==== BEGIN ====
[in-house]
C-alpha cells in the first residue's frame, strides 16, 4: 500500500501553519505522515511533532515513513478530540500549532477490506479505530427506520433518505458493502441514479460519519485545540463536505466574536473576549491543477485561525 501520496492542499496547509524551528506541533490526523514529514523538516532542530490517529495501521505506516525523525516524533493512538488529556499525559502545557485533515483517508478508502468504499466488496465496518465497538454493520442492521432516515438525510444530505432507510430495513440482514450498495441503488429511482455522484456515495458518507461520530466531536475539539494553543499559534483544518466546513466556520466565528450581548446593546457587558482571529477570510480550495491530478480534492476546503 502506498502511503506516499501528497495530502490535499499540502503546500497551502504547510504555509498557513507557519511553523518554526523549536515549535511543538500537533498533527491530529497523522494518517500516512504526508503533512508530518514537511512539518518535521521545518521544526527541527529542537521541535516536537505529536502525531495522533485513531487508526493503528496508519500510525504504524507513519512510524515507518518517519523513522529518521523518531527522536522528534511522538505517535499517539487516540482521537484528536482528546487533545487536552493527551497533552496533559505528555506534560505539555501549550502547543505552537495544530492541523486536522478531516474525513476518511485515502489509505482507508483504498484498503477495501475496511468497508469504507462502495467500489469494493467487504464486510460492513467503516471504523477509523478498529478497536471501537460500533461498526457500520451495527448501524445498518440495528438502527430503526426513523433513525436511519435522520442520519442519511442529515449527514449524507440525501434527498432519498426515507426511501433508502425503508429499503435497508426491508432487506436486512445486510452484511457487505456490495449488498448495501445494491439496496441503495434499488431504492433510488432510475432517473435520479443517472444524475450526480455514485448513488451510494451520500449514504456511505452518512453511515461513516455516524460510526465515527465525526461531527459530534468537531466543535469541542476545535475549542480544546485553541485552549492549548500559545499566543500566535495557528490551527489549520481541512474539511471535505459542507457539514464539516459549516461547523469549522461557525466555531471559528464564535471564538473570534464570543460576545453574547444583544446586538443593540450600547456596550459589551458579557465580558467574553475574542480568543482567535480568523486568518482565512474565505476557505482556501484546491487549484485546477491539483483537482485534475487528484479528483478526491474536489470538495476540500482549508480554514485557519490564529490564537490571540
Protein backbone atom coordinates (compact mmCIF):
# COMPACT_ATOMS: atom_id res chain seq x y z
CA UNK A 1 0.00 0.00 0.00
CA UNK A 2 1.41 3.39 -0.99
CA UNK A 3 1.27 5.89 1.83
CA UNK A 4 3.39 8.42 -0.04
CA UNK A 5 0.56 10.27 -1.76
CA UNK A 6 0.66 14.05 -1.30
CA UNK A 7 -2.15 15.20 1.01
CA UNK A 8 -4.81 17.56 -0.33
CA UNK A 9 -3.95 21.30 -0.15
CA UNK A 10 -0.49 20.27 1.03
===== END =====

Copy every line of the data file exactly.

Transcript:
[in-house]
C-alpha cells in the first residue's frame, strides 16, 4: 500500500501553519505522515511533532515513513478530540500549532477490506479505530427506520433518505458493502441514479460519519485545540463536505466574536473576549491543477485561525 501520496492542499496547509524551528506541533490526523514529514523538516532542530490517529495501521505506516525523525516524533493512538488529556499525559502545557485533515483517508478508502468504499466488496465496518465497538454493520442492521432516515438525510444530505432507510430495513440482514450498495441503488429511482455522484456515495458518507461520530466531536475539539494553543499559534483544518466546513466556520466565528450581548446593546457587558482571529477570510480550495491530478480534492476546503 502506498502511503506516499501528497495530502490535499499540502503546500497551502504547510504555509498557513507557519511553523518554526523549536515549535511543538500537533498533527491530529497523522494518517500516512504526508503533512508530518514537511512539518518535521521545518521544526527541527529542537521541535516536537505529536502525531495522533485513531487508526493503528496508519500510525504504524507513519512510524515507518518517519523513522529518521523518531527522536522528534511522538505517535499517539487516540482521537484528536482528546487533545487536552493527551497533552496533559505528555506534560505539555501549550502547543505552537495544530492541523486536522478531516474525513476518511485515502489509505482507508483504498484498503477495501475496511468497508469504507462502495467500489469494493467487504464486510460492513467503516471504523477509523478498529478497536471501537460500533461498526457500520451495527448501524445498518440495528438502527430503526426513523433513525436511519435522520442520519442519511442529515449527514449524507440525501434527498432519498426515507426511501433508502425503508429499503435497508426491508432487506436486512445486510452484511457487505456490495449488498448495501445494491439496496441503495434499488431504492433510488432510475432517473435520479443517472444524475450526480455514485448513488451510494451520500449514504456511505452518512453511515461513516455516524460510526465515527465525526461531527459530534468537531466543535469541542476545535475549542480544546485553541485552549492549548500559545499566543500566535495557528490551527489549520481541512474539511471535505459542507457539514464539516459549516461547523469549522461557525466555531471559528464564535471564538473570534464570543460576545453574547444583544446586538443593540450600547456596550459589551458579557465580558467574553475574542480568543482567535480568523486568518482565512474565505476557505482556501484546491487549484485546477491539483483537482485534475487528484479528483478526491474536489470538495476540500482549508480554514485557519490564529490564537490571540
Protein backbone atom coordinates (compact mmCIF):
# COMPACT_ATOMS: atom_id res chain seq x y z
CA UNK A 1 0.00 0.00 0.00
CA UNK A 2 1.41 3.39 -0.99
CA UNK A 3 1.27 5.89 1.83
CA UNK A 4 3.39 8.42 -0.04
CA UNK A 5 0.56 10.27 -1.76
CA UNK A 6 0.66 14.05 -1.30
CA UNK A 7 -2.15 15.20 1.01
CA UNK A 8 -4.81 17.56 -0.33
CA UNK A 9 -3.95 21.30 -0.15
CA UNK A 10 -0.49 20.27 1.03